I feel that I should have a pumpkin recipe to post today for Halloween. Unfortunately, I have been busy with other things and didn't have any reason this year to make special Halloween treats. In any case, the day is now almost over. But if at this late hour of All Hallows' Eve you are still looking for something festive to make, there are several past posts that will fill the bill—Pumpkin Chocolate Chip Bars, Gingerbread Cupcakes with Cream Cheese frosting...or maybe a late night supper of Pumpkin Pancakes.
One of the things I have been working on for the past week or so is my upcoming Christmas cookie class. I have taught the same holiday cookie class for several years now and decided this summer that I should come up with a version 2.0. I planned to start testing cookies right away. Not surprisingly, other more pressing things kept coming up and I never got around to it. So here I am, about six weeks away from my class, testing away.
One of the cookies I will be teaching is something called a Walnut Acorn Cookie. It is a fiddly, festive looking cookie, made with nuts and chocolate—perfect for the Christmas cookie platter. But it also has a nice autumnal look to it...making it perfect for now.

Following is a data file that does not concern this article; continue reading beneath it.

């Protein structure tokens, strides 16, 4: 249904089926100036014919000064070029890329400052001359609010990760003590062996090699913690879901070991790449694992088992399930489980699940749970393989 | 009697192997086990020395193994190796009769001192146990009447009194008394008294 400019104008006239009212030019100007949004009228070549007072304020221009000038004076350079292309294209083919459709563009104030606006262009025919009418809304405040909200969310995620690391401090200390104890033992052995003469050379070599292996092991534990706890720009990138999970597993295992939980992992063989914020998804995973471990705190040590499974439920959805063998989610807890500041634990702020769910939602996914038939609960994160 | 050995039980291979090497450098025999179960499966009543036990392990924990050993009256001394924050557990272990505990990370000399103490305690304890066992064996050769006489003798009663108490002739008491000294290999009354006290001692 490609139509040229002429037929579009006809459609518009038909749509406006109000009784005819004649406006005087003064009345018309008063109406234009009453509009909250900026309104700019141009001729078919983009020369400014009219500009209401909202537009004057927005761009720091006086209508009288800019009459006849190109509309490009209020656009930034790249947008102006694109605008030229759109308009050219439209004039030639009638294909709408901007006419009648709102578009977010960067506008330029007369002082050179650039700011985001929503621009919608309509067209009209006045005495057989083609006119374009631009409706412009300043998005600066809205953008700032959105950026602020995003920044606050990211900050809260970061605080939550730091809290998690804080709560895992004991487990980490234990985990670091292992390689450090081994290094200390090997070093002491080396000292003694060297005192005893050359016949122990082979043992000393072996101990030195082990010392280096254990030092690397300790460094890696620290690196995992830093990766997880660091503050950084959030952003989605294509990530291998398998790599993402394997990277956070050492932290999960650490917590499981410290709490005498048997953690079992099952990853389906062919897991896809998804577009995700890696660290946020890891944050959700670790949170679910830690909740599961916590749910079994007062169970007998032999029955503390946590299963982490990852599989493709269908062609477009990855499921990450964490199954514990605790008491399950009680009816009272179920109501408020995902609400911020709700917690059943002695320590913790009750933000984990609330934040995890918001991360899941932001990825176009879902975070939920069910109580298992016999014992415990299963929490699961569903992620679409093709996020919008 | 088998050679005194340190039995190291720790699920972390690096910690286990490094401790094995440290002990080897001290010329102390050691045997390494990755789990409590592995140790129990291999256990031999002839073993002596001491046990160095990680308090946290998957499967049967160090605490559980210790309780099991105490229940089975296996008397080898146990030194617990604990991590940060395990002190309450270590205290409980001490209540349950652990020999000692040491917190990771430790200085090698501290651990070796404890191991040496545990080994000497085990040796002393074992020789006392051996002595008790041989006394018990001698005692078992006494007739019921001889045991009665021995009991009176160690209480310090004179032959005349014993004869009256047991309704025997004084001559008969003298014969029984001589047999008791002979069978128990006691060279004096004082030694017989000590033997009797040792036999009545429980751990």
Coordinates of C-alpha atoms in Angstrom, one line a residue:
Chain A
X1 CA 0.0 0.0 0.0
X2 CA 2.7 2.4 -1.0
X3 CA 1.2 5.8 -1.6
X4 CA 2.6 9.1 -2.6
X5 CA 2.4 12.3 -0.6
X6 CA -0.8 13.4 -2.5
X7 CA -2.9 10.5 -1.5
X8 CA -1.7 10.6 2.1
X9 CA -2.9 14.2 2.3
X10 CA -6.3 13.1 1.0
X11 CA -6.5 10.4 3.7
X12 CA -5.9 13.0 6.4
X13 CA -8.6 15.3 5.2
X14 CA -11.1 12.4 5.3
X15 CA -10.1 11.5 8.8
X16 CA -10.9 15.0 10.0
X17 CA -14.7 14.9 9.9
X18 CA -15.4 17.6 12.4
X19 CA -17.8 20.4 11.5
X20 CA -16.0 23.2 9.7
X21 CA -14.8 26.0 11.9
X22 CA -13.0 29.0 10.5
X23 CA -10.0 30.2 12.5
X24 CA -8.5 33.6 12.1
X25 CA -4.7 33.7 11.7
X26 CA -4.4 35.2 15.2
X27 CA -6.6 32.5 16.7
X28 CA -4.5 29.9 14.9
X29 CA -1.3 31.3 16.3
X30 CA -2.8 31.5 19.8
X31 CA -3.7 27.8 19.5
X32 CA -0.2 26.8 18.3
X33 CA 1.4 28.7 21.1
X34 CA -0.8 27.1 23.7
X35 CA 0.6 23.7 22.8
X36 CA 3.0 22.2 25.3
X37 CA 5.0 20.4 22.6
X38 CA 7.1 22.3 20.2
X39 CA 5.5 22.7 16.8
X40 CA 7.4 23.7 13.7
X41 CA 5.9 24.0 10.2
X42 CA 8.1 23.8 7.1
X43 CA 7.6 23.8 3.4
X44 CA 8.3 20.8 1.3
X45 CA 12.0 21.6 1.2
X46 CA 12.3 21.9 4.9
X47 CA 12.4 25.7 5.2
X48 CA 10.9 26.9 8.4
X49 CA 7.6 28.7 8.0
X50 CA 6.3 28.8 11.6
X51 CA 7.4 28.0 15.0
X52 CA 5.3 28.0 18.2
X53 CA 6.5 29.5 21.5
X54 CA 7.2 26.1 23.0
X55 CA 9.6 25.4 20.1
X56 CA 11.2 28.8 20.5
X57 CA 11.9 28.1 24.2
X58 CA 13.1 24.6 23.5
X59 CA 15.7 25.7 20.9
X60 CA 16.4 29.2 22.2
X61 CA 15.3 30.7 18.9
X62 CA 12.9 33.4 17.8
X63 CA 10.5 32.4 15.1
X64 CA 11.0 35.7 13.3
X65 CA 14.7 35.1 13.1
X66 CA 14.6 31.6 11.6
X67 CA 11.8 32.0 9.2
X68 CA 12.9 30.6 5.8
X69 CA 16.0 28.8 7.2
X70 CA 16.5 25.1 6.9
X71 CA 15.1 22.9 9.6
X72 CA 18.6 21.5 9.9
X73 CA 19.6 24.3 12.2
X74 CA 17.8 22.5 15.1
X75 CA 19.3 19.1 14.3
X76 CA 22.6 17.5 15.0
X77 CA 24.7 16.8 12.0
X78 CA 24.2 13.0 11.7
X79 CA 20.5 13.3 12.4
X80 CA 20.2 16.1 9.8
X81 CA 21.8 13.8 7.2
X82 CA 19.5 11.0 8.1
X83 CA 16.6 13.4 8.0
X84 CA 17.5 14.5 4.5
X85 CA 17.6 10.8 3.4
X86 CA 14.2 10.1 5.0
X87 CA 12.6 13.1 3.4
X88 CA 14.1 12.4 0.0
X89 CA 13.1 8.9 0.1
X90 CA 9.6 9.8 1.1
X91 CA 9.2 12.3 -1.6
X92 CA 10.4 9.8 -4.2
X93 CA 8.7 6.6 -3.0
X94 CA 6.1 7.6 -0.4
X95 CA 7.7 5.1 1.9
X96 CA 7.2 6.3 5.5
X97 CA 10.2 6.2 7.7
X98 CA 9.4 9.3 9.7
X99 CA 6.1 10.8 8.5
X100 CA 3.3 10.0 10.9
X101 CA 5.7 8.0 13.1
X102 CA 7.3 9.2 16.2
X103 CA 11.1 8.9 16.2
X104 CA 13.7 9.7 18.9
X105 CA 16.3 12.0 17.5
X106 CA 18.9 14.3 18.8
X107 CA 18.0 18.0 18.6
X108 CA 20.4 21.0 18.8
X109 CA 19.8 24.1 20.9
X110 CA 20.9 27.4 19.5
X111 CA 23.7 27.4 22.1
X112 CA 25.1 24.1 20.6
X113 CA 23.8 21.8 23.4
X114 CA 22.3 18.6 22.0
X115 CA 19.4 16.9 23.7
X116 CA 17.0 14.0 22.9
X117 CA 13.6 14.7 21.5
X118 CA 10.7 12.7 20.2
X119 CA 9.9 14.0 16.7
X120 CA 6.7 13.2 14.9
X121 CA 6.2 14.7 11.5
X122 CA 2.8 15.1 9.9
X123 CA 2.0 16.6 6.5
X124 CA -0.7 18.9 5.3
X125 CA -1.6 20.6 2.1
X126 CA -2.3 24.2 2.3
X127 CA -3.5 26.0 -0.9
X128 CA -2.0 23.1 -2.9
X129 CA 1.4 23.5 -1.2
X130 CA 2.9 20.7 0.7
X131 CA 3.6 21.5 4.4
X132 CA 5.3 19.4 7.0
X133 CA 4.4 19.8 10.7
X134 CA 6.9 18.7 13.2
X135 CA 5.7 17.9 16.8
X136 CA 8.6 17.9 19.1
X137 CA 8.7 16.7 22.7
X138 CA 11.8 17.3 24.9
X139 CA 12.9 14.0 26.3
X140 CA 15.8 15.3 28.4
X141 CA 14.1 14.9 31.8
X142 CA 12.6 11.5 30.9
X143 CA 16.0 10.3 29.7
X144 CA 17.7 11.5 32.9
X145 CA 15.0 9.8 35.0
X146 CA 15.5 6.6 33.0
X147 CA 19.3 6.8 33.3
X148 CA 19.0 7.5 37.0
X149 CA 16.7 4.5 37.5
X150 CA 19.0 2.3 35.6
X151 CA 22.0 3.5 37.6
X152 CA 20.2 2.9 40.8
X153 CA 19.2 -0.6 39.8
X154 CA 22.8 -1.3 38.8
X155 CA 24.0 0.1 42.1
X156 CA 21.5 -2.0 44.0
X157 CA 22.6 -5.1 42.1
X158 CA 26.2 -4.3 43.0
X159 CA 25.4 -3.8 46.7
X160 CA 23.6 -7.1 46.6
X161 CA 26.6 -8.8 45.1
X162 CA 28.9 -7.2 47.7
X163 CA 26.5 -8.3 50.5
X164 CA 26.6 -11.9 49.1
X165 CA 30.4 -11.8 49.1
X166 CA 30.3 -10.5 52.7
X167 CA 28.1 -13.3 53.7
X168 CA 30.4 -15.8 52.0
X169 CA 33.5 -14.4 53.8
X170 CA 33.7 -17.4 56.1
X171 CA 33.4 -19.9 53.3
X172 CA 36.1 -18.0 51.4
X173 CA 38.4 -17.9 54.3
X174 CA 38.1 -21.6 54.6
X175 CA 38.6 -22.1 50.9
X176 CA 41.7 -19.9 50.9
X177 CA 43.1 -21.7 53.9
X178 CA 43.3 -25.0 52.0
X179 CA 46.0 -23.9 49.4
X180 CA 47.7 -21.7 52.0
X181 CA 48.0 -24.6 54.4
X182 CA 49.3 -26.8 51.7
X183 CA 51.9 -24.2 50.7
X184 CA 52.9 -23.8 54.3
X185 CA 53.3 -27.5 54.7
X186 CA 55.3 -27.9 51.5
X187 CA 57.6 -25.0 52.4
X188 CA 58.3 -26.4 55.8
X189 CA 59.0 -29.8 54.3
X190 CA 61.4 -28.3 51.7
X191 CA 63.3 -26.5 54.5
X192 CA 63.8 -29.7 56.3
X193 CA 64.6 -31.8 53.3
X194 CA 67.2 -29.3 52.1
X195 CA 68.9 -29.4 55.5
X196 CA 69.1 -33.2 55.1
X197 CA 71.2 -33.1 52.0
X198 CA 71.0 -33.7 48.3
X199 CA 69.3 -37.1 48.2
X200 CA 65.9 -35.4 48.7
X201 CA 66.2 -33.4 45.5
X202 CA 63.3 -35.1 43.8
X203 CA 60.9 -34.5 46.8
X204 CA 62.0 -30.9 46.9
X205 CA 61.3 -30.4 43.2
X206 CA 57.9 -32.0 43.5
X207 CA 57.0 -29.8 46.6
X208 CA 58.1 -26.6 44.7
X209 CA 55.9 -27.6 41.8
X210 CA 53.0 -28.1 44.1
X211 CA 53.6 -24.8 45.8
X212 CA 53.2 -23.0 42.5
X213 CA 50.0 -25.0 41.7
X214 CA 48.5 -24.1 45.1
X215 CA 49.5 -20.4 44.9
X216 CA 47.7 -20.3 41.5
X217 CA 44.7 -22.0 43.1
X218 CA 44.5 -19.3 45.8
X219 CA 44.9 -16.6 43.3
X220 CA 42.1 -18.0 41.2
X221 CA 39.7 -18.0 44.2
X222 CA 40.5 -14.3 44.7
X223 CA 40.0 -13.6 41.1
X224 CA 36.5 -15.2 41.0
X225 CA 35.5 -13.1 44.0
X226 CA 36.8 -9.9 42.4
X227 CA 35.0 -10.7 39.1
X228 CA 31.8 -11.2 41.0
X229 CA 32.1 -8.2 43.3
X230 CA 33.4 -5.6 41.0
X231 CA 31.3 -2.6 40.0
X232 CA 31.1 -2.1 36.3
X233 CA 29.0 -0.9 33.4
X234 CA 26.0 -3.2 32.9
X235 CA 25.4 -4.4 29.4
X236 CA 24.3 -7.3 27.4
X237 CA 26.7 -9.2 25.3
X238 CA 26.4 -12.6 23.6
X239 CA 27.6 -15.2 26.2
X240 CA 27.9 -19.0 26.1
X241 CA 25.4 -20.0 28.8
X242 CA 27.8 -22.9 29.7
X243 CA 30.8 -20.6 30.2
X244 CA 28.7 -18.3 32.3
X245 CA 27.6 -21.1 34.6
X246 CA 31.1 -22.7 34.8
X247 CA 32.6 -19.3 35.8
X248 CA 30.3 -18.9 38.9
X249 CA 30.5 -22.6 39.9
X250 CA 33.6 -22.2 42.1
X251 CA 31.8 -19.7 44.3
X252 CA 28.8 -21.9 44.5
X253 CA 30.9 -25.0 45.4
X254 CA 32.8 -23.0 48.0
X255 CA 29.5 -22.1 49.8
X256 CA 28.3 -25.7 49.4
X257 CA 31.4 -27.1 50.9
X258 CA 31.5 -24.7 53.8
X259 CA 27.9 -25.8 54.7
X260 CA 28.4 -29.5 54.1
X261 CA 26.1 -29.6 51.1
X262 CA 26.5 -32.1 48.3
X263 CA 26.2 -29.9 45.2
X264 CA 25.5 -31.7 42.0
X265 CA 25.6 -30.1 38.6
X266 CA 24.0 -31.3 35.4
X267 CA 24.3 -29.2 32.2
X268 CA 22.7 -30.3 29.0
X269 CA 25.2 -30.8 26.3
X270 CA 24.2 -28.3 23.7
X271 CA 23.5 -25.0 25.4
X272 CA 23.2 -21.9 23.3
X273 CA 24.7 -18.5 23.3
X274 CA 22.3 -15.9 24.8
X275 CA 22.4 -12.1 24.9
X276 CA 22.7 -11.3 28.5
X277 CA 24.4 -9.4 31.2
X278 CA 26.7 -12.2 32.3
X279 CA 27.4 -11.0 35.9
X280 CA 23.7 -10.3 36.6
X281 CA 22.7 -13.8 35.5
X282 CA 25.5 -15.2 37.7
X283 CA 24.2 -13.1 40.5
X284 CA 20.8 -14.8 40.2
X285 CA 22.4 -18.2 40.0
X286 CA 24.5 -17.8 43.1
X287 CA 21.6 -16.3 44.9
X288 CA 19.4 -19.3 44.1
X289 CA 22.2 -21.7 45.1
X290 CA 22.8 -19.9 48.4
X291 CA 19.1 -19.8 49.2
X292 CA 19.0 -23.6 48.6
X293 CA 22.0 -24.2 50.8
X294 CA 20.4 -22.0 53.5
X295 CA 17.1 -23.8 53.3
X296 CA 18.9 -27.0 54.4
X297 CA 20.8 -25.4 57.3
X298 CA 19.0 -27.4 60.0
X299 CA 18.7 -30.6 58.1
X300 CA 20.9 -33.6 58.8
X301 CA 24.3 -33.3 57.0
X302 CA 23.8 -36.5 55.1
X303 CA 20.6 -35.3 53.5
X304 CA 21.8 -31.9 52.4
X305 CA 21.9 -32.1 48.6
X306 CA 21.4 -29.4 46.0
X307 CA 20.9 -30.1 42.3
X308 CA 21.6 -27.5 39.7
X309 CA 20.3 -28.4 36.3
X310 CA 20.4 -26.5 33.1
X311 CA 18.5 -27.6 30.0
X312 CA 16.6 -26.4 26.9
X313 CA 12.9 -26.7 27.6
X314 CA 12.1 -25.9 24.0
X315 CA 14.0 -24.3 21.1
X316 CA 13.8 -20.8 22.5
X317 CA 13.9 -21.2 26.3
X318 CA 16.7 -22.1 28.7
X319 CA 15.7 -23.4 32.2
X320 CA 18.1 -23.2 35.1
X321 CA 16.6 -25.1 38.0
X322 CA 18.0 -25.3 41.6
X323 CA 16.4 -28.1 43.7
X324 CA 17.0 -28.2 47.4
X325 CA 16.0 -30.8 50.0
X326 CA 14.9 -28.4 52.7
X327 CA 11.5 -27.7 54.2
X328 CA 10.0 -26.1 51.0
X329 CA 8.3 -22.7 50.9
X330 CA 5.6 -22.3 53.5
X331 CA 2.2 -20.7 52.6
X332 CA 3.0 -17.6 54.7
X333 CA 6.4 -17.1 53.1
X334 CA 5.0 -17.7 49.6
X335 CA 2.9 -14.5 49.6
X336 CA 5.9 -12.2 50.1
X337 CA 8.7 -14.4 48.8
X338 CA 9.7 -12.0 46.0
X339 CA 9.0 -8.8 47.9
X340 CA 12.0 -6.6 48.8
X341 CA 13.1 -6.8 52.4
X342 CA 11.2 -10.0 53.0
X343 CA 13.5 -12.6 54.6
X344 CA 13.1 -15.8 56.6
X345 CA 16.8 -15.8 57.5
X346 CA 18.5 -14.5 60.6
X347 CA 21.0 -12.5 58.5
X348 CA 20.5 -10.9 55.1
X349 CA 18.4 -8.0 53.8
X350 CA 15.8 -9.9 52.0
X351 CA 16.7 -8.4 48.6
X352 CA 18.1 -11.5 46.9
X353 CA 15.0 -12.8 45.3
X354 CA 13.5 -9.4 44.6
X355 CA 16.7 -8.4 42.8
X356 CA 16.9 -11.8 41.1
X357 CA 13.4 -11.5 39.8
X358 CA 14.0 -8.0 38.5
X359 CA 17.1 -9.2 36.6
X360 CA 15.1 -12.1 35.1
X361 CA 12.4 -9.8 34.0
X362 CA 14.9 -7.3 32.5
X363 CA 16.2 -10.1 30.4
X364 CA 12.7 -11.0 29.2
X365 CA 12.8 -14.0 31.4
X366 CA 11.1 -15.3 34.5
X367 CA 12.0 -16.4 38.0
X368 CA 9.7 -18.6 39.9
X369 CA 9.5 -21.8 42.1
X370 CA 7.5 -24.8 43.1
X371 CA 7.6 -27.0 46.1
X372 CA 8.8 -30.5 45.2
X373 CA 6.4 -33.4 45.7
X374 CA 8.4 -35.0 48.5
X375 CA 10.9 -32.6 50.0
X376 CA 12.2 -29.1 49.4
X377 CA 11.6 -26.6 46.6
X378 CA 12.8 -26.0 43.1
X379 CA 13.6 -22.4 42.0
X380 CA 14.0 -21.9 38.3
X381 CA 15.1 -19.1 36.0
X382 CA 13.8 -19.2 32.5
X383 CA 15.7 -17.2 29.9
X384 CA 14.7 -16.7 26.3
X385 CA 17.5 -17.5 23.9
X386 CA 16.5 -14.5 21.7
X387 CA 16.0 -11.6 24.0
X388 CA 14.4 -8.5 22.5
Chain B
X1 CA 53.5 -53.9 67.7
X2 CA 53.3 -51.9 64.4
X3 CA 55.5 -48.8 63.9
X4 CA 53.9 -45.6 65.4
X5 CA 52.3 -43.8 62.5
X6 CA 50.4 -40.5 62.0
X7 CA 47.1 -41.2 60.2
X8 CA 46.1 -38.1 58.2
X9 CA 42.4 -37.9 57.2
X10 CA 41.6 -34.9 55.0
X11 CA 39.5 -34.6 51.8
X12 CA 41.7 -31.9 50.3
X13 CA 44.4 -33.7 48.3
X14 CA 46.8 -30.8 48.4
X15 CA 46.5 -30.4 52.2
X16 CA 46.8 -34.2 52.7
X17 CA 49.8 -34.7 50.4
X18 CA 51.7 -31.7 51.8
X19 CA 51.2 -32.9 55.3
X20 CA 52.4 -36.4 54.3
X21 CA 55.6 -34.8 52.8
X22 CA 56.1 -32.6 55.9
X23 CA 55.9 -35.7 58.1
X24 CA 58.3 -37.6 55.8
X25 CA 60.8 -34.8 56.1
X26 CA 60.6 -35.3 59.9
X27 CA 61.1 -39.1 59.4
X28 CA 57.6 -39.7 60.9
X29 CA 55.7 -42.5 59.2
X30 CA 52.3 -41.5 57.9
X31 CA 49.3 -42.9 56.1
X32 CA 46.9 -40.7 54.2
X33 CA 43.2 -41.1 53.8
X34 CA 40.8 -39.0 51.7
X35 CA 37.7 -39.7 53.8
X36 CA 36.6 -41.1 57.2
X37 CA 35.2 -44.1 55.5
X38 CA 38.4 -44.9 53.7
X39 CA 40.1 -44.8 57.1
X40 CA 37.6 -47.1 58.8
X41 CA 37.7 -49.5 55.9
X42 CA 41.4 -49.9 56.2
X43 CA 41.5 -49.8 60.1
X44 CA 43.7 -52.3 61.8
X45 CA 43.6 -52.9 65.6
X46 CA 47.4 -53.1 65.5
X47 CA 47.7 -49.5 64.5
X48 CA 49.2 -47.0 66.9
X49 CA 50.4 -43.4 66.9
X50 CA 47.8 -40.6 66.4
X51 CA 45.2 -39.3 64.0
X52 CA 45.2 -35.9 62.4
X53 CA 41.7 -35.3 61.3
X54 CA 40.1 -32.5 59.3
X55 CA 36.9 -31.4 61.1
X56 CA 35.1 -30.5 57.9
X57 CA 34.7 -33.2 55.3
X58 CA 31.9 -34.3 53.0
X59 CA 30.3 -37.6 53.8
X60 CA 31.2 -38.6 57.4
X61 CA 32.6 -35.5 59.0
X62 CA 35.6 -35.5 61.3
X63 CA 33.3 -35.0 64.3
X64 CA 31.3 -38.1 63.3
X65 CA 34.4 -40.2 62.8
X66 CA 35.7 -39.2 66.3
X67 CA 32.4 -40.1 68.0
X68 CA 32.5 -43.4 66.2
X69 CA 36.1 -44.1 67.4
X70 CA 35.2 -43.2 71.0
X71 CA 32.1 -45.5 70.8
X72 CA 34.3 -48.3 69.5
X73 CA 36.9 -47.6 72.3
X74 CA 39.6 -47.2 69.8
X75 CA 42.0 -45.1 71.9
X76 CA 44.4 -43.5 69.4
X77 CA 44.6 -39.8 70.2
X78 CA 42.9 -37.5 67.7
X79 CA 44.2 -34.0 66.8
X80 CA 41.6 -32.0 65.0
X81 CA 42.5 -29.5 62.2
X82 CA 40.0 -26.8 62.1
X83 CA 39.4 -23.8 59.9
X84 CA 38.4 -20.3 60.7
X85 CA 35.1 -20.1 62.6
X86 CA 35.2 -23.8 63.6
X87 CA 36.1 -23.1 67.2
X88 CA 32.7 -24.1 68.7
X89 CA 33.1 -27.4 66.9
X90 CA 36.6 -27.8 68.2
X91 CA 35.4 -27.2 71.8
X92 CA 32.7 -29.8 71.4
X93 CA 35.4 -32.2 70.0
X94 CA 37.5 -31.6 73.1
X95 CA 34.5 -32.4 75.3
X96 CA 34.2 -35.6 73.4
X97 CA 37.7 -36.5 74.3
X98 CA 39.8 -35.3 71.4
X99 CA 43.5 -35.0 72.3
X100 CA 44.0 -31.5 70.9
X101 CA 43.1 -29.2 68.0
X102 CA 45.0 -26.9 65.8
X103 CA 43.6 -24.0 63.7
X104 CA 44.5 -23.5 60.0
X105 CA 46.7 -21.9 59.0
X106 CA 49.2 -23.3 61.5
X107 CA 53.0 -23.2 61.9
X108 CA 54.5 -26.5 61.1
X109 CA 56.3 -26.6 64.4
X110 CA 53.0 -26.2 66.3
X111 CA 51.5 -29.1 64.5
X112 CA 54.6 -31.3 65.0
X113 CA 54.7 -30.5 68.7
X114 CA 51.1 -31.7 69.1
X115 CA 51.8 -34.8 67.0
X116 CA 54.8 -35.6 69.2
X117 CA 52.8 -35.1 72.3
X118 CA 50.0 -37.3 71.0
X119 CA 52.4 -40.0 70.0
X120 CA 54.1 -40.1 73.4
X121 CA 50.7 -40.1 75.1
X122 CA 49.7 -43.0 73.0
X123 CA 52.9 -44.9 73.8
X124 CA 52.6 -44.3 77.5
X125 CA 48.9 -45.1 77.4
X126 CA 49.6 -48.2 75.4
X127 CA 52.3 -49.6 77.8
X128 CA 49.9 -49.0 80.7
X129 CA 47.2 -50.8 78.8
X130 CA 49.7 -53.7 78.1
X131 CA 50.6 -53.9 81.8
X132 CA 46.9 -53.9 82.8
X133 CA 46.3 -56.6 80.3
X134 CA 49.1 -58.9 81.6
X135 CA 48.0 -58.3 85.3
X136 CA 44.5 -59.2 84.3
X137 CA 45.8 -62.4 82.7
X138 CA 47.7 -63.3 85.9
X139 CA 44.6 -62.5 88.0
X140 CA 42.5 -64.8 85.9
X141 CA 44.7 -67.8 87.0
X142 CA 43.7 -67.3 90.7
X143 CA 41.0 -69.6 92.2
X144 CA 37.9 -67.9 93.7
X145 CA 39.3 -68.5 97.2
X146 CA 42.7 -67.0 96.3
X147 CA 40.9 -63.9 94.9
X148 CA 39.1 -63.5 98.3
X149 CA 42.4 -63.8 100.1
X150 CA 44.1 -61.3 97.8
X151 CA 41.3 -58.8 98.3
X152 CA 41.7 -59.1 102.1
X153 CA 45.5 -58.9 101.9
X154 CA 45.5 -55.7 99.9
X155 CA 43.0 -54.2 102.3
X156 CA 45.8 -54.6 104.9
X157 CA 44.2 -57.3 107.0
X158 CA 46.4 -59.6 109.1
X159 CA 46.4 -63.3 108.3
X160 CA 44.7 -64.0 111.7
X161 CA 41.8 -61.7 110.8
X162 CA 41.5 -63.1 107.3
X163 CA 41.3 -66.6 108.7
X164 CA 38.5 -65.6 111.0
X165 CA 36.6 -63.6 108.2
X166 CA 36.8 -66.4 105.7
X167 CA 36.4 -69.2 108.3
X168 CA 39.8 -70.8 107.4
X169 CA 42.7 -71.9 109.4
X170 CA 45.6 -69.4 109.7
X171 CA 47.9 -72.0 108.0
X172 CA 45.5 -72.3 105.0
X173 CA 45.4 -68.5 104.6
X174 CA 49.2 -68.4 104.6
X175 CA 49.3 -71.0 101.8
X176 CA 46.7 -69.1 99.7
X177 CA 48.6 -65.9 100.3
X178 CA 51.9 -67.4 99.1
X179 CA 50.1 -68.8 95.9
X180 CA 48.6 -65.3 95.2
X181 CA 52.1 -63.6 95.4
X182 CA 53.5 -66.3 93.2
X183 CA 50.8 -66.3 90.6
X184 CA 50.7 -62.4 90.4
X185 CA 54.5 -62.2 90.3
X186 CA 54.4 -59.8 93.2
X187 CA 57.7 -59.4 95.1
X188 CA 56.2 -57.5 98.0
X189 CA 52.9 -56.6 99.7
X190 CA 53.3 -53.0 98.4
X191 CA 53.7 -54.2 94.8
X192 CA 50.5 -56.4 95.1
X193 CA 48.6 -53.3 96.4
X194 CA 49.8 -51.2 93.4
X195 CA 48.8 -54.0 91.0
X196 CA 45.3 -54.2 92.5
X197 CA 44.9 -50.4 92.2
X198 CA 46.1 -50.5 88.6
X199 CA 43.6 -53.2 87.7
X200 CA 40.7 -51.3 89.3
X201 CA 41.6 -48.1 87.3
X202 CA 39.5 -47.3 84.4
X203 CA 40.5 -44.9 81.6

I found the recipe for these cookies several years ago in a Christmas issue of Gourmet. Next to the recipe, there was a beguiling picture of a beautiful molded cookie that looked just like an acorn. I have had many years practice at mixing, forming and baking cookies and am willing to admit that I have some skill at it. So I was disappointed when mine didn't look like the picture. They spread more than I had expected and were somehow less refined than the image in the magazine. But they tasted very good. So I made some notes and decided I would return to them another year.
Several years later this particular cookie showed up in The Gourmet Cookie Book—a catalog of the single best cookie from every year Gourmet magazine was published. The Walnut Acorn Cookies made the cut for the year 2000. I felt much better when I saw that the cookie pictured in the book had spread even more than mine had. (I am mystified by the picture in the original issue.) Obviously I wasn't the only one who thought this cookie tasted pretty great.